Franklin Countys First News

Local partnership seeks expand, improve Internet in Franklin County

FARMINGTON - A collaboration of local partners seeking to improve broadband Internet service throughout Franklin County has scheduled three meetings this month to gauge support and listen to concerns.

Broadband Internet is high-speed, reliable access, as measured through download and upload speeds. As defined by the Federal Communications Commission, broadband equates to at least 25 megabits per second download speed and 4 mbps for uploads. Access to broadband allows for the rapid transfer of voice services, video and other forms of data; currently, most of Maine doesn't have broadband Internet access that meets the new FCC definition.

"We want to identify coverage," Charles Woodworth, representing the Opportunity Center of North Franklin County, said. "Where are the holes? What is it going to take to fill them?"

The Opportunity Center of North Franklin County, the Greater Franklin Development Council, the Androscoggin Valley Council of Governments and the Rangeley Economic Opportunity Committee have formed the basis for a grassroots effort that is working together to expand broadband access, beginning with a series of meetings. The meetings are a chance for local residents and business owners to meet with consultants and guest speakers from some broadband providers.

Meetings have been scheduled for March 15 at 6 p.m. at the Rangeley Lakes Regional School, March 16 at 6 p.m. at the Farmington Community Center and March 29 at 6 p.m. at the Phillips Community Center.

The meetings are being held in advance of an application for a planning grant through ConnectME Broadband Authority, a state board funded by federal money that seeks to improve the availability of broadband in Maine. That grant would fund a plan that would go toward determining how higher speed Internet could be brought to the entire county.

"We need to show support," Woodworth said. "If we are passive, nothing is going to happen."

At minimum, organizers are hoping to get residents and business owners to fill out an online survey, located here. That survey is important, Woodworth said, as it will help the planners identify holes in Franklin County's Internet coverage.

Local organizers believe that greater access to broadband could positively impact economic development, healthcare and education in Franklin County, as well as acting as a draw for younger would-be residents.

Woodworth said that, in addition to supporting the grant application, organizers hope to promote greater public engagement in an effort to bring broadband to everywhere in Franklin County.

More information is available through the Opportunity Center at; the Greater Franklin Development Council at 778-5887 or; the Rangeley Economic Opportunity Committee at 864-3326 or; and the Franklin County Chamber of Commerce at 778-4215 or

Print Friendly, PDF & Email

13 Responses »

  1. Please turn out for the meeting nearest you. And fill out the survey mentioned in this article.

  2. We have turbo speed DSL yet often can' open Google. And if if I'm uploading a 1 1/2 minute video to YouTube it often an hour or more. To stream Nefflx etc n Roju s a nightmare as all electronics in the house have to be placed on airplane model. Because they're only company I went from I'm a dial-up to this m mess. Crazy!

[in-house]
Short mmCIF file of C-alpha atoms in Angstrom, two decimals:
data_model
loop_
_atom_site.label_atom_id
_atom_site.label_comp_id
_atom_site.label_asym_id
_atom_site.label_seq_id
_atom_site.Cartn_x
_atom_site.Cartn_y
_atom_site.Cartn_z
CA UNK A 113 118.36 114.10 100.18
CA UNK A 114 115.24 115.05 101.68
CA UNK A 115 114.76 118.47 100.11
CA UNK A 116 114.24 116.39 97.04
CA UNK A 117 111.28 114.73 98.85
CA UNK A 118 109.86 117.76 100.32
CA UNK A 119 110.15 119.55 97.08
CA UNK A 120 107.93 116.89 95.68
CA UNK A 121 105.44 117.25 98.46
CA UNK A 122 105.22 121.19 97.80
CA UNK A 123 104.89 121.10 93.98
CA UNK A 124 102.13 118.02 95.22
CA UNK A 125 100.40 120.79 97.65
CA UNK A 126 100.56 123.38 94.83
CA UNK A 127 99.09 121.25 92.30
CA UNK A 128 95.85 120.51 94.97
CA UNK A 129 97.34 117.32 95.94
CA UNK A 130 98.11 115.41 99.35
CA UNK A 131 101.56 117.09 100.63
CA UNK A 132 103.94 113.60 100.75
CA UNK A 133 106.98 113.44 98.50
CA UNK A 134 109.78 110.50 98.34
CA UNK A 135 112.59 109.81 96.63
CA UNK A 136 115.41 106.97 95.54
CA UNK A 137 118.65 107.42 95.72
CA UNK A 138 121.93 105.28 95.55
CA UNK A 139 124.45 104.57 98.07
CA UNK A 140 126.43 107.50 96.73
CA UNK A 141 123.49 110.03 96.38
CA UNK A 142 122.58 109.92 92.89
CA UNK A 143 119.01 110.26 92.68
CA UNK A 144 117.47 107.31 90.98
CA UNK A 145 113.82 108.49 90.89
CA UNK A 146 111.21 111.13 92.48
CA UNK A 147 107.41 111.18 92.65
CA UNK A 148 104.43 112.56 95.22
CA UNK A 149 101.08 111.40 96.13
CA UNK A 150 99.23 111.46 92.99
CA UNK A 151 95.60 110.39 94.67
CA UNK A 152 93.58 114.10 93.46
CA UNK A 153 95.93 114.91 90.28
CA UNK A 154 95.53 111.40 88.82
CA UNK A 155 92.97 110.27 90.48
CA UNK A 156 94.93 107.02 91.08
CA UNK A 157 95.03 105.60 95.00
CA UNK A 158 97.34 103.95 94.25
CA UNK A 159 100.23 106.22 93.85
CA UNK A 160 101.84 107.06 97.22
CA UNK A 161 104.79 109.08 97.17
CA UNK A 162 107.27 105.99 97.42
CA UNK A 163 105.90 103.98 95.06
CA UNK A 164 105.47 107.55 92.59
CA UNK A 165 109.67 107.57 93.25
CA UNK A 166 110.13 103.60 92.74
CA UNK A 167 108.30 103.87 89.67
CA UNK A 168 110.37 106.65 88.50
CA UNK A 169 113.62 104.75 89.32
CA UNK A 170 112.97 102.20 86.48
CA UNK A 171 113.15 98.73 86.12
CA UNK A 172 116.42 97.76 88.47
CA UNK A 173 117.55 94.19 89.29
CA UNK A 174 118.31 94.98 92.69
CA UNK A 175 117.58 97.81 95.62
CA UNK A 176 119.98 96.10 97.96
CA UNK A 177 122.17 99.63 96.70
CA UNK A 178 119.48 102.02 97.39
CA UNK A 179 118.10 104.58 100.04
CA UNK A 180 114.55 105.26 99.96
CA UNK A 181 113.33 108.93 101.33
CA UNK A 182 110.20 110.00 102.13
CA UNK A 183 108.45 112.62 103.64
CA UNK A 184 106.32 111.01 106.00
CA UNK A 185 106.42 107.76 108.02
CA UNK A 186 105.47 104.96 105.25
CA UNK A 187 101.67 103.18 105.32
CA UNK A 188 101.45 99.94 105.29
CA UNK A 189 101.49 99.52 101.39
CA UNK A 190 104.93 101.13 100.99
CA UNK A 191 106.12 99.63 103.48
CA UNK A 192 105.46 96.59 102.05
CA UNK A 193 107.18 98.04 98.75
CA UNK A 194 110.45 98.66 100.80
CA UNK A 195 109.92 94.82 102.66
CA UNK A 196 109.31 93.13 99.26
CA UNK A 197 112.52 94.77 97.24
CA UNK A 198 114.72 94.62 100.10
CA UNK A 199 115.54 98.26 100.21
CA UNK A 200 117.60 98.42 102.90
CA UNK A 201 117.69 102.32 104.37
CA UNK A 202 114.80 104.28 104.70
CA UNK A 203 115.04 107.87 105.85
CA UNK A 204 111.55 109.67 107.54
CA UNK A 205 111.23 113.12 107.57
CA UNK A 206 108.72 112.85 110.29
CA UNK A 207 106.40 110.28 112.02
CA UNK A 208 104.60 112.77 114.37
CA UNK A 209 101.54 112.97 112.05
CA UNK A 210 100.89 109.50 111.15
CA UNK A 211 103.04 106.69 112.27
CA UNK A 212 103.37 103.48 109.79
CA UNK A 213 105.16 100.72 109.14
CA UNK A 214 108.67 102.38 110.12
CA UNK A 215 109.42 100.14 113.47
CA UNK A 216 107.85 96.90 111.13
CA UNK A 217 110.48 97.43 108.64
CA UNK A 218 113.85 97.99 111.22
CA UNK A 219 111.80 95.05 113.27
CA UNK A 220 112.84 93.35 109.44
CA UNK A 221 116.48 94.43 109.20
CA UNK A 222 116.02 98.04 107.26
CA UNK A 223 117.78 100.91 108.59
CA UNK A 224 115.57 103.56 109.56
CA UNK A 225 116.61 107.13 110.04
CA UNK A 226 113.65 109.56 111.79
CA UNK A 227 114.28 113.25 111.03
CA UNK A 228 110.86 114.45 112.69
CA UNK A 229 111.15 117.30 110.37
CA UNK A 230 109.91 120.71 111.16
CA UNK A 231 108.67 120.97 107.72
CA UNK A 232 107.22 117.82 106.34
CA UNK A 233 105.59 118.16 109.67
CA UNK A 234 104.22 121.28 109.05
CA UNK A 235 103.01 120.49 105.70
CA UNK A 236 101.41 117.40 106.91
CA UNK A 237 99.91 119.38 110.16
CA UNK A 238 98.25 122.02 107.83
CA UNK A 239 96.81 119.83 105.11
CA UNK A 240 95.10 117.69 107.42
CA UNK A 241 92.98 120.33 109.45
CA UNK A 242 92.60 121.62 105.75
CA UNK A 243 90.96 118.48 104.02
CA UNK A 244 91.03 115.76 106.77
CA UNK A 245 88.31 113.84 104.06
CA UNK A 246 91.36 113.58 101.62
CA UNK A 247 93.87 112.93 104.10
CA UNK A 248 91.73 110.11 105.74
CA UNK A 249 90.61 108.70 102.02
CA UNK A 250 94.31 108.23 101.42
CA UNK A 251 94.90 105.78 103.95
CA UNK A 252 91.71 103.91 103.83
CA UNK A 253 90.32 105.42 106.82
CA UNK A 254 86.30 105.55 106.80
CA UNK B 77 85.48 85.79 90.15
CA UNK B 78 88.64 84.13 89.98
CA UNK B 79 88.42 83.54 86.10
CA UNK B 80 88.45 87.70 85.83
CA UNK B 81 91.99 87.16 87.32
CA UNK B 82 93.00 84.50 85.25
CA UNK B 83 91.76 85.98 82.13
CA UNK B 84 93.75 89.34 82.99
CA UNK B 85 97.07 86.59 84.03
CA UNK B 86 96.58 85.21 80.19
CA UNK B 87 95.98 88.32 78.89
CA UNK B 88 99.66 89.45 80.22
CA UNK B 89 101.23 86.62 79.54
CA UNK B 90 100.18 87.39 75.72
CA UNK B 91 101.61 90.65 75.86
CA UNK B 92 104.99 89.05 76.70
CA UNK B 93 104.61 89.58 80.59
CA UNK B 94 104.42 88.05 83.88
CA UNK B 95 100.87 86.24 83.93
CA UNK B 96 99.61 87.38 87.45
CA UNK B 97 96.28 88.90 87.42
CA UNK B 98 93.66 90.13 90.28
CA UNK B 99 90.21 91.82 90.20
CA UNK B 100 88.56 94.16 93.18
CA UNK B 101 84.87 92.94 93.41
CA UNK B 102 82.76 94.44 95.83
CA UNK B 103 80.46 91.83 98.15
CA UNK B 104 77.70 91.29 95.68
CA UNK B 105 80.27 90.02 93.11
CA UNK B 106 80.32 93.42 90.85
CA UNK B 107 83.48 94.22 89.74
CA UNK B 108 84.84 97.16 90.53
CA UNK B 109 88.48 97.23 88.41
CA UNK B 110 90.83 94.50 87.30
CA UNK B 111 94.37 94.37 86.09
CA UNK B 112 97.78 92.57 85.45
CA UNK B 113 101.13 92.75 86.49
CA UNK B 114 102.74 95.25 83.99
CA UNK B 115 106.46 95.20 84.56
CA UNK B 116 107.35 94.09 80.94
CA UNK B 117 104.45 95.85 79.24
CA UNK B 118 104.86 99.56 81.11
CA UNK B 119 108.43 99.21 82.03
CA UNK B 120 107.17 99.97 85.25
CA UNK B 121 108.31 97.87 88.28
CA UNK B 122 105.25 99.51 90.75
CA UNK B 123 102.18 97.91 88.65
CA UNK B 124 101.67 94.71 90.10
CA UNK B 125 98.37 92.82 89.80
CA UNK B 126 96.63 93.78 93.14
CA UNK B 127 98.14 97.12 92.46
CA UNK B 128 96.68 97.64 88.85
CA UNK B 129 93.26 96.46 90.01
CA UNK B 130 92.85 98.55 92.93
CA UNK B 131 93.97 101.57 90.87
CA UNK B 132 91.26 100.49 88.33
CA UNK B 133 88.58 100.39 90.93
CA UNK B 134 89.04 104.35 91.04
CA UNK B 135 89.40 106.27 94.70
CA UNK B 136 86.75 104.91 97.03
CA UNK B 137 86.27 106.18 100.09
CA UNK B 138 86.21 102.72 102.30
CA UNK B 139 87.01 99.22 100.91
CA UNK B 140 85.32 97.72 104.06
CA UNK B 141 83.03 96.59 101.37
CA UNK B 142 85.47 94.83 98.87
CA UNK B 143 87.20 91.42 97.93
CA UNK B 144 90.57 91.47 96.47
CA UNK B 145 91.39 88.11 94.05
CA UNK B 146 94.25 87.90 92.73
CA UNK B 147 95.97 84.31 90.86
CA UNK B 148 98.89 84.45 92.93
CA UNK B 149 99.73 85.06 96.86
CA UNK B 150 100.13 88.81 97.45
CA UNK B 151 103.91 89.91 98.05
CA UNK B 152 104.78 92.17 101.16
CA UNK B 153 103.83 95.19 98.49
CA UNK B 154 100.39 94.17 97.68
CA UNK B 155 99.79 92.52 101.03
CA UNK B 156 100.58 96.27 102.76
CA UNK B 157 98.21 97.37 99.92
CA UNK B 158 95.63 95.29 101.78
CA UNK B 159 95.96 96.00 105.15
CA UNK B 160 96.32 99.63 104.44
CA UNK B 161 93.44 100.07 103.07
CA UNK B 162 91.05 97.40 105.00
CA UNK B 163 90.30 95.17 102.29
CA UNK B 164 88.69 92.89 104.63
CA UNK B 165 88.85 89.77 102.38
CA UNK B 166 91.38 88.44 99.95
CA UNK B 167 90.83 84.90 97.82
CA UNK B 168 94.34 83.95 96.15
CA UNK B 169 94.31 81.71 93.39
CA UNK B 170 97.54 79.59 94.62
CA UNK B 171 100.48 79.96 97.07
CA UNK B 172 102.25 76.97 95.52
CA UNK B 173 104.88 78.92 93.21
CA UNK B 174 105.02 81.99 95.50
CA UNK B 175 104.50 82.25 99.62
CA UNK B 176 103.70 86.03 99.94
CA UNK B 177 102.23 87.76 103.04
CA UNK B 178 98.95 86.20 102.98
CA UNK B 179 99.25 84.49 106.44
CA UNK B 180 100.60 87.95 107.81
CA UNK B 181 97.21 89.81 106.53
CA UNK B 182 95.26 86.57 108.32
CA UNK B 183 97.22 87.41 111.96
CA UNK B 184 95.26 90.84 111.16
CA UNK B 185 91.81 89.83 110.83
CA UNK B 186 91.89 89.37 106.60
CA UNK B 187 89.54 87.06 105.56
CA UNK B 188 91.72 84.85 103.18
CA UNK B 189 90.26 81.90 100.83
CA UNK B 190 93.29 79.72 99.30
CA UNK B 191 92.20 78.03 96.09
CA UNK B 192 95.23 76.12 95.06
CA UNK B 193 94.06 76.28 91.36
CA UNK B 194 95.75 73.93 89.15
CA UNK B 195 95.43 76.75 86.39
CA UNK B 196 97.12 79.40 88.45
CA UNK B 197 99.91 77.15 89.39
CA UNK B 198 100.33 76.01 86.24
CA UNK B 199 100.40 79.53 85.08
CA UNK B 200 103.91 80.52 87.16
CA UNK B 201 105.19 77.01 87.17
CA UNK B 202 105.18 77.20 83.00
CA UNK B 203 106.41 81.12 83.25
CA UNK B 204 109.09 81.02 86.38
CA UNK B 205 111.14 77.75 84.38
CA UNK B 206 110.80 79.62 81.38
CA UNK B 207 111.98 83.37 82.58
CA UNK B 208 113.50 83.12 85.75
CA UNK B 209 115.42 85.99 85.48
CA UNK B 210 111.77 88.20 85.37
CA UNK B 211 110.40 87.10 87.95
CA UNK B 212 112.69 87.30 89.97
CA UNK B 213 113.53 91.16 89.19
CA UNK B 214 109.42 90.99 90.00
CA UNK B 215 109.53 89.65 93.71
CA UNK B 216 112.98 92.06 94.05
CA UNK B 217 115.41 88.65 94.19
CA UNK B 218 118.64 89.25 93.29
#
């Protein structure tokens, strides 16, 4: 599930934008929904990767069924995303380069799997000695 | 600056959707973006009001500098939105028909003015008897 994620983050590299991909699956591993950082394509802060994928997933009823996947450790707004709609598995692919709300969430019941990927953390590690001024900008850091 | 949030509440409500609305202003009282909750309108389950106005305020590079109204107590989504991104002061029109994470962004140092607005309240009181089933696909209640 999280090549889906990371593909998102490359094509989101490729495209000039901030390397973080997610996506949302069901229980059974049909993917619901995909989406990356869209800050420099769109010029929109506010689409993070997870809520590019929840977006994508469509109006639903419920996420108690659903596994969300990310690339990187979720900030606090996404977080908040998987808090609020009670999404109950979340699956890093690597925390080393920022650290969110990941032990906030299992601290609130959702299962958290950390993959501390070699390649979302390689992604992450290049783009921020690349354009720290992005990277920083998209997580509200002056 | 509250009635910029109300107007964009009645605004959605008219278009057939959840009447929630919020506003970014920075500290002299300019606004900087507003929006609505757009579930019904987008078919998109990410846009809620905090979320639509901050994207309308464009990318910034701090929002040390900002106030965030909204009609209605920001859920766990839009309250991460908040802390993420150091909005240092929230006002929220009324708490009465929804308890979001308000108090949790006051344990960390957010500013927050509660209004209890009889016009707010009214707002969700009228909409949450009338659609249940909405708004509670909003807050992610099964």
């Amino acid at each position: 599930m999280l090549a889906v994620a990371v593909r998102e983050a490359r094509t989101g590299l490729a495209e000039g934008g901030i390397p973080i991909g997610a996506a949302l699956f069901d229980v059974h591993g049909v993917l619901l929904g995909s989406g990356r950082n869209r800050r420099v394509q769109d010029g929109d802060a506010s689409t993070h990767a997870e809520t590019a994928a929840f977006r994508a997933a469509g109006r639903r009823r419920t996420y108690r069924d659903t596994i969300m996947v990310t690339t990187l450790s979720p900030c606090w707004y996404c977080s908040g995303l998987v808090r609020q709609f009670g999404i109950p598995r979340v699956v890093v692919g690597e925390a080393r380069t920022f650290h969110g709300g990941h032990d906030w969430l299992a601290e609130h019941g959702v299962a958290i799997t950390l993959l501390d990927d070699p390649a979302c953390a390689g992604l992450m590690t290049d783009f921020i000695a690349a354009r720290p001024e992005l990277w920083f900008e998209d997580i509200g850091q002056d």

3. Is there somewhere to get a comprehensive list of actual, existing service providers in the Farmington area?

    Google searches for such always turn up lots of hits for providers that end up saying Farminton is not actually in their coverage area.

  4. Fairpoint works well.

  5. TEMPLE needs better internet! As a student and someone who also depends on internet for my job, the lack of reliable Internet is a real problem. I've made many trips to Farmington just to go online to complete work for both school and work because our Internet is too slow or I can't stay connected.

  6. Fairmount does not work well. They ripped off maine.

  7. FairPoint works great for me. No complaints.

  8. 6.72 download speed .76 upload AND I thought we were doing ok. Yes. I want the FCC Mandated speeds.

  9. Providers should have to charge a flat rate per GB. Then you'd see a lot fewer faces buried in a screen for no useful purpose. After the first bill parents might decide it would be good for their kids to experience real life.

  10. Last evening my Bee Line Internet crawled on its belly. Anyone use TDS?

  11. I'm getting 16 Mb down and 2 Mb up - and paying three times what a colleague of mine pays for 240 Mb down and 56 Mb up.

    Granted I know we're more rural, and economies of scale (for infrastructure) apply... but paying three times more, for fifteen times less is crazy.

  12. Fairpoint not available due to lack of sub-station . I was intentionally bumped off Verizon(hot spot).Have researched numerous other options but location prevents them.I have a high school student who had internet w/ Verizon. Talked to AGs' office about being bumped without notice and breach of contract,but was told I'd have to bring case to FCC.(fat chance).Third world countries have way better service and I only live 8 miles from a university

  13. Hey there I live in a busy household with four computers, two consoles, Dish Network, multiple cell phones and a security system and with this much bandwith drained my connection drops anywhere from 10 to 12 times a day and often times I can't even use Google because it's so slow.

    My brother Ryan has the option to work from home but he can't utilize that due to the internet being so slow and we constantly have guests over that use it or at least attempt to use it.

    FairPoint provides us with 7mbps 0.80 bonded for $80 a
    month and I feel this outrageously expensive as well as slow for the amount of money that I'm paying for the internet.